In my old essay “The Reluctant Death of Modernism” I was extremely critical of modernist art and the twentieth century rejection of technical ability that truncated the careers of many excellent painters, particularly our cultural failure to offer them training in the Universities and colleges that had become so enamoured of the new humanist ideas of deconstruction and parody. Yesterday I was directed toÂ a websiteÂ promoting a rejection of modernism, which I like for it’s revolutionary zeal, but it makes the same error I did in my essay (and the same error the modernists made) by throwing out the baby with the bathwater. Just as the art of the nineteenth century wasn’t all bad, not all modernism was bad, in fact some of it was actually really fantastic, like the beautiful work of Paul Klee, or the sublime Klimt. Having said that, the atelier school promoted by Aristides and her colleagues at Art Renewal is really wonderful. I visited her atelier in Seattle a few months ago and was very impressed with the quality of work generated the students.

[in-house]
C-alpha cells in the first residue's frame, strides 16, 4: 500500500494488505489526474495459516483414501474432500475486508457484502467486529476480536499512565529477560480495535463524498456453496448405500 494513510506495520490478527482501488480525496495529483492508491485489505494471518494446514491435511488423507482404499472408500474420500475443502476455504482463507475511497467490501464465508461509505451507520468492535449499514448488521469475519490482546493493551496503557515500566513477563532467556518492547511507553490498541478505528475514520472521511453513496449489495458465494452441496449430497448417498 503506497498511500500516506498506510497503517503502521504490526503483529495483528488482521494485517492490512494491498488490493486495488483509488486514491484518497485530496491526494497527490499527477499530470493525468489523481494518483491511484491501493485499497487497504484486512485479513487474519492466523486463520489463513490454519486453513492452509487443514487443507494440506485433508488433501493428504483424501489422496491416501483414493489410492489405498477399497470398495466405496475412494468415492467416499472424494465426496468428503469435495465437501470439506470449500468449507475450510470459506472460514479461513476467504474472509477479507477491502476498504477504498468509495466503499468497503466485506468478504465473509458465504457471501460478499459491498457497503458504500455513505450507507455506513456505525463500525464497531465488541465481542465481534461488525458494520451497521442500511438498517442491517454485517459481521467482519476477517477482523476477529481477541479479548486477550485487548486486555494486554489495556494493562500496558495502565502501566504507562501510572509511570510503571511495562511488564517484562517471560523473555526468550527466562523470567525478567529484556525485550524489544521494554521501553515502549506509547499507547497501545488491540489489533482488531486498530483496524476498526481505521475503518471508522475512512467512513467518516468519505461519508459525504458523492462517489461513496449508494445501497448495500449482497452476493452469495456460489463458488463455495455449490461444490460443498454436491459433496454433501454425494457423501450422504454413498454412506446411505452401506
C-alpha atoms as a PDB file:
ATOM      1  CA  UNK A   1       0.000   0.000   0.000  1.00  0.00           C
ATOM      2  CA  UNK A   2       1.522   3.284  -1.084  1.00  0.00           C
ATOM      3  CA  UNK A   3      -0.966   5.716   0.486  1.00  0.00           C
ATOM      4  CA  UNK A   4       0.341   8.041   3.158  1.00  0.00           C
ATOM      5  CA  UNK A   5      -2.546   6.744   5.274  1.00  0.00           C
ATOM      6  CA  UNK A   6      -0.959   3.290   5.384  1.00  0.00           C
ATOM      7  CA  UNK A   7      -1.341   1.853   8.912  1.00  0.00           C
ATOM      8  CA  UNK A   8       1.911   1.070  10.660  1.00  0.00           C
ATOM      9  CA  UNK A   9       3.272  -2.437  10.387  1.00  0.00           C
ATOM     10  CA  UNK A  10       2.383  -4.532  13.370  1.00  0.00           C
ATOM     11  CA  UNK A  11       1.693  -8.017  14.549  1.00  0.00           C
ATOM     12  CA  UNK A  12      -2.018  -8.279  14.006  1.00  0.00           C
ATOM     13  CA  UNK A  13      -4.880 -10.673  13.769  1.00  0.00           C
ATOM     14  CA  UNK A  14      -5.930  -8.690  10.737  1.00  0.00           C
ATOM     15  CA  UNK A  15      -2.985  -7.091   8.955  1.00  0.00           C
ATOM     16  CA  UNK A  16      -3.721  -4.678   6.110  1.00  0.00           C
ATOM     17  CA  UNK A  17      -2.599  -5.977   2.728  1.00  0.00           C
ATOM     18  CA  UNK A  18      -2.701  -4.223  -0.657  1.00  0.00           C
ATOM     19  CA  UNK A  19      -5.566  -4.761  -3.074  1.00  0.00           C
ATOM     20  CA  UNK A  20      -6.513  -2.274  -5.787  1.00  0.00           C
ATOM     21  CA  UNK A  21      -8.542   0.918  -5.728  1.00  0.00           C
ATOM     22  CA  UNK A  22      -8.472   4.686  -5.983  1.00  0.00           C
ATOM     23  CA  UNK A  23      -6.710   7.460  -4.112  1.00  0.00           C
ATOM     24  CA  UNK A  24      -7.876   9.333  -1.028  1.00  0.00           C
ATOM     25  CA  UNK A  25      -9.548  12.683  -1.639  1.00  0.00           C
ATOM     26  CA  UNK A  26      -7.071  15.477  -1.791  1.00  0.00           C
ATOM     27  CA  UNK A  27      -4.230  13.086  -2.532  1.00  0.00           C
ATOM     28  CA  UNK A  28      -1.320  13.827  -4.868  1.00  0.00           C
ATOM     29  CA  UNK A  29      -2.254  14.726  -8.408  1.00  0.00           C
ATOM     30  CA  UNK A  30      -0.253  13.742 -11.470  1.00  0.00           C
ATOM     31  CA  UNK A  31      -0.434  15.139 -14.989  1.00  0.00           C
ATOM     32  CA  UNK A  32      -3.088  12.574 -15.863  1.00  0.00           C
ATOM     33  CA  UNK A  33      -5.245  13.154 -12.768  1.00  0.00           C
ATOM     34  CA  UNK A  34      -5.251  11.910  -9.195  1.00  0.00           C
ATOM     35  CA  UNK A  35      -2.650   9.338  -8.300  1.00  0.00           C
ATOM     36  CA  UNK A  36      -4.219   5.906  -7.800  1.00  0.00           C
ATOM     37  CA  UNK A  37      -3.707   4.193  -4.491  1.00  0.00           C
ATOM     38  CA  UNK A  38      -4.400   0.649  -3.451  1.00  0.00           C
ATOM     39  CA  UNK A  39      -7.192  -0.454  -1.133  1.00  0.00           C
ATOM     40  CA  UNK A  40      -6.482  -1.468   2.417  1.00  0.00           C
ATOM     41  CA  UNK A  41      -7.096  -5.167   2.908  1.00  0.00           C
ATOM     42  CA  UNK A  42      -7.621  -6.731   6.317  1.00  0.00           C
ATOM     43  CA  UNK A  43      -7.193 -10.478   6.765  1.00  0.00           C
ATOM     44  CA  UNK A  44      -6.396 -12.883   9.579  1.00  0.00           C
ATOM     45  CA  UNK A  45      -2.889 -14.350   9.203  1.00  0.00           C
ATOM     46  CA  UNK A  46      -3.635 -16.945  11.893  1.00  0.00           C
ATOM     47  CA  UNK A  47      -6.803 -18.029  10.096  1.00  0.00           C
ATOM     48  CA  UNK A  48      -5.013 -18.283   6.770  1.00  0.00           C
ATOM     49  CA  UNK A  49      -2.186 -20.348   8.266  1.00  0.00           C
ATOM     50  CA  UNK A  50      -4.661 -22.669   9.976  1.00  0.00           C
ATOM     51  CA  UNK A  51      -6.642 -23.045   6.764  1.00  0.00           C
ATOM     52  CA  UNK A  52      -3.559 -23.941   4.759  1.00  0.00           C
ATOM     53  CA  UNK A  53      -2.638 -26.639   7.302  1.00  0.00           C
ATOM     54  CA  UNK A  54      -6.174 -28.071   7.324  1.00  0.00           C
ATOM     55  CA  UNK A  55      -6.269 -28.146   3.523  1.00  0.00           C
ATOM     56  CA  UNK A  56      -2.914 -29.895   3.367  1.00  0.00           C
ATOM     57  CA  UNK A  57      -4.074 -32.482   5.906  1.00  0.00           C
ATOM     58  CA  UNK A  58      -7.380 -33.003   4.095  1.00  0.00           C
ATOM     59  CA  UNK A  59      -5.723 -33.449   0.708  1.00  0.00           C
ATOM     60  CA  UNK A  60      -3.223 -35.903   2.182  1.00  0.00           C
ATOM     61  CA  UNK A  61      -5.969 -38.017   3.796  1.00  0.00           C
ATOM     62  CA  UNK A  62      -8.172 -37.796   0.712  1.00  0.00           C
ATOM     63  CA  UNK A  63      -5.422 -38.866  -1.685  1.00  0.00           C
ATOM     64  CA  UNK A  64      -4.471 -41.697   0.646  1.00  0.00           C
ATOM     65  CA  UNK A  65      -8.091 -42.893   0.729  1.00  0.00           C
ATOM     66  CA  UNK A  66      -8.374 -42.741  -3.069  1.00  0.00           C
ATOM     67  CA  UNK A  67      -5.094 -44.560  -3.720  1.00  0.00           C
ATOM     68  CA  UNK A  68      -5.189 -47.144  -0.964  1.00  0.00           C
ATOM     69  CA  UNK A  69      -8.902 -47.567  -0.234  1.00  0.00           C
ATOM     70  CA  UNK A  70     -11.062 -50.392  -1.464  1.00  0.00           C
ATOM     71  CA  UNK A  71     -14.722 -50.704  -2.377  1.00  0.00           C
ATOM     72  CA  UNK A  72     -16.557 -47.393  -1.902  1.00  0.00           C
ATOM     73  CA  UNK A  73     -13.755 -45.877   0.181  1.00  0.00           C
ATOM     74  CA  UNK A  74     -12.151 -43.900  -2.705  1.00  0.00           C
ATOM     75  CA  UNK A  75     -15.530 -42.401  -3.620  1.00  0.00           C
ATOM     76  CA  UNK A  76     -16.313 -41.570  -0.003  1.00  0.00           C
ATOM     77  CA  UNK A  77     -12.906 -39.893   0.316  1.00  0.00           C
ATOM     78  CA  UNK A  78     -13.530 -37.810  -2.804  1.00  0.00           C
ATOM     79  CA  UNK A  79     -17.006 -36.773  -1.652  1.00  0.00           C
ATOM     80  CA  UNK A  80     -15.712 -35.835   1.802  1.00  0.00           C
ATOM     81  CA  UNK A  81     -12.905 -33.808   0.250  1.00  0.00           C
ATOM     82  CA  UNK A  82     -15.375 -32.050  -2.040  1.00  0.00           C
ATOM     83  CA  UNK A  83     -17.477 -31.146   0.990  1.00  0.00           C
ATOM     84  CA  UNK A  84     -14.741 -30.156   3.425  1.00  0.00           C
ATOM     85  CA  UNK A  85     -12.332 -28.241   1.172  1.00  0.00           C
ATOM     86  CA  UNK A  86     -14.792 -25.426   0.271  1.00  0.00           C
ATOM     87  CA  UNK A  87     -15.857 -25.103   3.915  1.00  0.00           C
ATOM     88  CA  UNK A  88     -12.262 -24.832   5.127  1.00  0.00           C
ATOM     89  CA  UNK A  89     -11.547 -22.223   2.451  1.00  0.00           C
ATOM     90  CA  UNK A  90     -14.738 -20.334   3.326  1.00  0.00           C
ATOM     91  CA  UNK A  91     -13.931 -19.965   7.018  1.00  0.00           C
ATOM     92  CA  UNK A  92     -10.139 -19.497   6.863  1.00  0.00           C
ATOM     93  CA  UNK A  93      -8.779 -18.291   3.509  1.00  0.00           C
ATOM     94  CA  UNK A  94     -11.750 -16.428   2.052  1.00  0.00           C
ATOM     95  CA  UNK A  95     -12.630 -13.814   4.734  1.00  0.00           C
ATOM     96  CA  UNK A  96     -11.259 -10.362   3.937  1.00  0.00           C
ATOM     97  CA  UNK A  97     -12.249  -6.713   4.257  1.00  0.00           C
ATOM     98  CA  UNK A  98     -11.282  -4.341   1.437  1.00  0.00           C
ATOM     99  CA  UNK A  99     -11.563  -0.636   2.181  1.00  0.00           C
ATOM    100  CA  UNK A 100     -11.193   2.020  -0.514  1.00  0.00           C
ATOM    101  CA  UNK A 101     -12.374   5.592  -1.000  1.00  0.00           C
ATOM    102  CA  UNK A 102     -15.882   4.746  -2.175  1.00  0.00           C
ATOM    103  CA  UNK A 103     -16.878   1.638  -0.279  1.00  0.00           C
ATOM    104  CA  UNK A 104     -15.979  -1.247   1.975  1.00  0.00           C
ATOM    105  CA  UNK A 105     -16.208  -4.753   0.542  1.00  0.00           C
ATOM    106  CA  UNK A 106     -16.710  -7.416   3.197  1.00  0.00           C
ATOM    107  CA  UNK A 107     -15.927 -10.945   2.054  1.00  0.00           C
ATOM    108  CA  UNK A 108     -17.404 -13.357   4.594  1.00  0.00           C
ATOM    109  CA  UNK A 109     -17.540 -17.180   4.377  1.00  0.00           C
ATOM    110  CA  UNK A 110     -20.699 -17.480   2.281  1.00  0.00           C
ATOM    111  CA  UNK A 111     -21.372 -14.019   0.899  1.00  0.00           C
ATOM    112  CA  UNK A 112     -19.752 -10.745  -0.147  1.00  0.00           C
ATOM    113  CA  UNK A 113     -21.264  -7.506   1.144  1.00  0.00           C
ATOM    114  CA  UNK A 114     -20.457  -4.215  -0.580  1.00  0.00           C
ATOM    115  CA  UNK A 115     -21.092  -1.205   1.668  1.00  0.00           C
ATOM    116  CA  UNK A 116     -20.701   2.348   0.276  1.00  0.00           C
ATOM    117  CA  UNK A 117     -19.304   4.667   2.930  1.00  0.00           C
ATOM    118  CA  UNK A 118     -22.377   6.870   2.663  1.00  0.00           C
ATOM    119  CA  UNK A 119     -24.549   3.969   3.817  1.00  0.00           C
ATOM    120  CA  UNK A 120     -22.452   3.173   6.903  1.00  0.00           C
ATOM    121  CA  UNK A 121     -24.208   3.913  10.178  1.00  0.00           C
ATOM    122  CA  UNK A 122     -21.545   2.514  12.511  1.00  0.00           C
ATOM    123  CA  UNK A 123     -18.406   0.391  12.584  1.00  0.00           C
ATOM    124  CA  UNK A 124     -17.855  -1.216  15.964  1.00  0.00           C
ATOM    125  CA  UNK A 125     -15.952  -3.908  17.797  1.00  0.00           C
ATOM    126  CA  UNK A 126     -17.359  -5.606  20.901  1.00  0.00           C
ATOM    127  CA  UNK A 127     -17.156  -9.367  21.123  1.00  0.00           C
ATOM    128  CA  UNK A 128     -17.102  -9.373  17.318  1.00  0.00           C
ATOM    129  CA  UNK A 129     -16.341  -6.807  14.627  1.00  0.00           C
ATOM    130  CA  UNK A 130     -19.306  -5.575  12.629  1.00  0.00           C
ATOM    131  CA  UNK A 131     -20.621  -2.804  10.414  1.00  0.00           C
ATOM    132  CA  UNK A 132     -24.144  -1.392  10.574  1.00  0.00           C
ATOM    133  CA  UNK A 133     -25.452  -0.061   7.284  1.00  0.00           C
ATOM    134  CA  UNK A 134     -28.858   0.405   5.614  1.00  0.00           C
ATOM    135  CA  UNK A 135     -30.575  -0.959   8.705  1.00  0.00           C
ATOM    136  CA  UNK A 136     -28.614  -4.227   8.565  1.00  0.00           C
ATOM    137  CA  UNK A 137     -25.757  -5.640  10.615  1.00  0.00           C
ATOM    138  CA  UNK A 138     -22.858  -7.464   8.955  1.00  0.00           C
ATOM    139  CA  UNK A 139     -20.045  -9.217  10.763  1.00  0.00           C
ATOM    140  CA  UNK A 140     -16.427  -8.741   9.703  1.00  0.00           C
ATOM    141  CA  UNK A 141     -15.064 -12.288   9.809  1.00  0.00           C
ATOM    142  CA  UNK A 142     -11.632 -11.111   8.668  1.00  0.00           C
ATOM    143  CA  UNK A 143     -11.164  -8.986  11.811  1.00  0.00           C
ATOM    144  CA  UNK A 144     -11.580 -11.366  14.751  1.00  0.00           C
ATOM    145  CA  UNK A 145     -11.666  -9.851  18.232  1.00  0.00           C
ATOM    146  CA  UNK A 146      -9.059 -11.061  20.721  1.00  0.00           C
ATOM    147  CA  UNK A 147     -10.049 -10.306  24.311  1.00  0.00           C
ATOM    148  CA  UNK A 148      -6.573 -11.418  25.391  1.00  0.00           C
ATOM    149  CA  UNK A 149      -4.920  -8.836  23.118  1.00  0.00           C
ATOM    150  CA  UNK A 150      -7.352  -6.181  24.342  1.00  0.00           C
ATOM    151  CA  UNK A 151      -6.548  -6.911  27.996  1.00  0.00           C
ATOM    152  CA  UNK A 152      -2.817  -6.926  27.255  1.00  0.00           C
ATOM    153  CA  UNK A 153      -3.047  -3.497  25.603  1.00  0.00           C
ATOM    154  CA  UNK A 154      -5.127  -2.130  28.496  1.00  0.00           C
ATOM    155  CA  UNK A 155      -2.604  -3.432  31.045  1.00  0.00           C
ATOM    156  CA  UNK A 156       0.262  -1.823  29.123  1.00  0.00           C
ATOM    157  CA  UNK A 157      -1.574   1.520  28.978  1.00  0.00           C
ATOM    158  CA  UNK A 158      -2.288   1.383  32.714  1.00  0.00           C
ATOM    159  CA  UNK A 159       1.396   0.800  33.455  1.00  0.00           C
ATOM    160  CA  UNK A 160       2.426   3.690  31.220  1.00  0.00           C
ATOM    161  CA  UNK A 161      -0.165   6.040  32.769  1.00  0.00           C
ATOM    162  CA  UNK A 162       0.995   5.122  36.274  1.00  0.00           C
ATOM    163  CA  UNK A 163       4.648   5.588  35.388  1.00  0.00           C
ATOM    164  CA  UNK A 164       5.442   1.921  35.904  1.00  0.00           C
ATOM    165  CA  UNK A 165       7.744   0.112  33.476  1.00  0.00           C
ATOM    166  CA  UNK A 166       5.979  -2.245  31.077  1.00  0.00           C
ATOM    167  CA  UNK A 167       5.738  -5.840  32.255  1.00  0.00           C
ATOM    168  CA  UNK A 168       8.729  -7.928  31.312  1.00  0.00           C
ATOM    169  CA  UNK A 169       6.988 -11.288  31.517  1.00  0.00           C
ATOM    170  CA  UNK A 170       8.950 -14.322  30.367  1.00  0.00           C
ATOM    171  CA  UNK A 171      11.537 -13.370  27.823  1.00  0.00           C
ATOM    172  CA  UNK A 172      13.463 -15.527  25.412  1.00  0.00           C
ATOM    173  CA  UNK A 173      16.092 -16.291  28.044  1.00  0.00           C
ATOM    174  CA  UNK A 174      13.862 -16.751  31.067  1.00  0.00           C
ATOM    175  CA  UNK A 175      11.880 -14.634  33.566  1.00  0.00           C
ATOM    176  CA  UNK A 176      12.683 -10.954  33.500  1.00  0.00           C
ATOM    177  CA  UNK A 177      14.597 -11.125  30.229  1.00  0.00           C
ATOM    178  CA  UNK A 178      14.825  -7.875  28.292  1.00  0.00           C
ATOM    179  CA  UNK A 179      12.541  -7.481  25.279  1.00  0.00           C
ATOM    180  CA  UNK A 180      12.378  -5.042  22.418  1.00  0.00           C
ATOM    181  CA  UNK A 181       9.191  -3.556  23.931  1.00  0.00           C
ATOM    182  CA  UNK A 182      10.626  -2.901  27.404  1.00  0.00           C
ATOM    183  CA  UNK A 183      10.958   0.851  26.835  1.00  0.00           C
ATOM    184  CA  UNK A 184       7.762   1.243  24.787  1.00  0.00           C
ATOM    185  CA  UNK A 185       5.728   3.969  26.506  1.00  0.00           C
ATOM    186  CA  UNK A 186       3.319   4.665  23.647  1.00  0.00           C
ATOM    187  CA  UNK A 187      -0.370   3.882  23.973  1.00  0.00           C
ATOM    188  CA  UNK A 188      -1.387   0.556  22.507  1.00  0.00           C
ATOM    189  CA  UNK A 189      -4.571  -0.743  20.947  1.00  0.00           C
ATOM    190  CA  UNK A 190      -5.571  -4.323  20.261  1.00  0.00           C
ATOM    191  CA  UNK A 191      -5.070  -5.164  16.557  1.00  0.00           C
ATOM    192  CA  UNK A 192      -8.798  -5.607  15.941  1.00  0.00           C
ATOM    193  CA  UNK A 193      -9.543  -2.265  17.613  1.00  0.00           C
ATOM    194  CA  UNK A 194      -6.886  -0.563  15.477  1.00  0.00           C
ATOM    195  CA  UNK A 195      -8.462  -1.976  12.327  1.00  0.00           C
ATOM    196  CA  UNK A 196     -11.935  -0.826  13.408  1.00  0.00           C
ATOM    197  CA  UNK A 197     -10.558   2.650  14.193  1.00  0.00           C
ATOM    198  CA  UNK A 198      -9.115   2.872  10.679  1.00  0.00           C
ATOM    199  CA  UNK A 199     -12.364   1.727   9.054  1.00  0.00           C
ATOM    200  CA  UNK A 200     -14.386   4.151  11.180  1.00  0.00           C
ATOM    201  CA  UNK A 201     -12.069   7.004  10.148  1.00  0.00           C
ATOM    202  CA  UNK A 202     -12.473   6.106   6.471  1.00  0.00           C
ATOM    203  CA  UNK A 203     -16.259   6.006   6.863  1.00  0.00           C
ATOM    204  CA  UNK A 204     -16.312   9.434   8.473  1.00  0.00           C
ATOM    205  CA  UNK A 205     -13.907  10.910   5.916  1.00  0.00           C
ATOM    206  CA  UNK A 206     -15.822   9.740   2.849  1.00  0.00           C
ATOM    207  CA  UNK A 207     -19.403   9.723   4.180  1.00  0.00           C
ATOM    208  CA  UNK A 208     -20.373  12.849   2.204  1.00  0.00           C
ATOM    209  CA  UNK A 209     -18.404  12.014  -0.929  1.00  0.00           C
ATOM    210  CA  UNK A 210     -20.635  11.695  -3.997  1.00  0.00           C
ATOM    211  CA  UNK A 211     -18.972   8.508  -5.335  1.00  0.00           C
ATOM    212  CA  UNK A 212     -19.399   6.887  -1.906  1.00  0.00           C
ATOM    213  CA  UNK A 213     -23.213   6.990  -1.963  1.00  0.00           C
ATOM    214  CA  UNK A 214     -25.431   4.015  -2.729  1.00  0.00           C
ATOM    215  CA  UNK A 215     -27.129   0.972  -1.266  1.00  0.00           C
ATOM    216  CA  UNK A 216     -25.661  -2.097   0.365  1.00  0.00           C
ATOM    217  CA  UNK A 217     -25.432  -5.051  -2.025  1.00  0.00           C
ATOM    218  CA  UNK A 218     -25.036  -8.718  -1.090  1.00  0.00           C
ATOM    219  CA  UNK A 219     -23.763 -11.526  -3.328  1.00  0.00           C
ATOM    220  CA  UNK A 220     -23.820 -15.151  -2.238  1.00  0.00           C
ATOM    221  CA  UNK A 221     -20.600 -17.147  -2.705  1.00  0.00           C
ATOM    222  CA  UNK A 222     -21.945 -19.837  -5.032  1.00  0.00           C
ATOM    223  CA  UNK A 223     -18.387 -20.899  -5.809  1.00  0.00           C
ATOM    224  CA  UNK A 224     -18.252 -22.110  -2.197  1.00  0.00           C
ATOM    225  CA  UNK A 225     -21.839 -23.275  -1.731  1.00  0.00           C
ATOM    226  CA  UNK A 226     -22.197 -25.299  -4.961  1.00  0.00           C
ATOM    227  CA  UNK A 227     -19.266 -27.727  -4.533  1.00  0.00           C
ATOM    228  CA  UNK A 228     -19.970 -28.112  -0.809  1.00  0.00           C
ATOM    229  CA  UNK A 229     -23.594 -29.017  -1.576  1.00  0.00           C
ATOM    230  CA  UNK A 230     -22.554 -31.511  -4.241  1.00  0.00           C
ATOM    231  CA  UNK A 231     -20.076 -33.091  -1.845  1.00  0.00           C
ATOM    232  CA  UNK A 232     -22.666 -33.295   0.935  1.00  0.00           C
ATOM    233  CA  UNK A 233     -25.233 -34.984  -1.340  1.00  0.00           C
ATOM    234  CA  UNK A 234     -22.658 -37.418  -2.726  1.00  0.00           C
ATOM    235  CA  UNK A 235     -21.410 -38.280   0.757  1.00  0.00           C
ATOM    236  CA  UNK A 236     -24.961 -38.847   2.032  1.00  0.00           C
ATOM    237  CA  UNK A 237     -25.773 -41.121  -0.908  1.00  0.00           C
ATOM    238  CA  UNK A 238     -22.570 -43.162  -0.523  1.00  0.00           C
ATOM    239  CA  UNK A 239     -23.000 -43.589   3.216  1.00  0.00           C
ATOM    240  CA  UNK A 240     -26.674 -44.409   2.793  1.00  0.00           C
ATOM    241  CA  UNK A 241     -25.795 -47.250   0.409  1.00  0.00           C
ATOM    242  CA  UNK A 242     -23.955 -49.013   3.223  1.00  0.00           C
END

As a painting teacher I want to contribute to this movement as much as possible, by encouraging our University to adopt atelier techniques and by giving faculty a studio to use as they choose, so they can exemplify their work to the students. In a small school we can do this very well. We can’t compete with the big art schools and their efforts to promote post-post-modernism, nor can they offer the small class sizes that the atelier exemplified, so we have an opportunity to base our teaching efforts in drawing and painting upon the atelier model, offering our students a haven where they can learn technical expertise.Â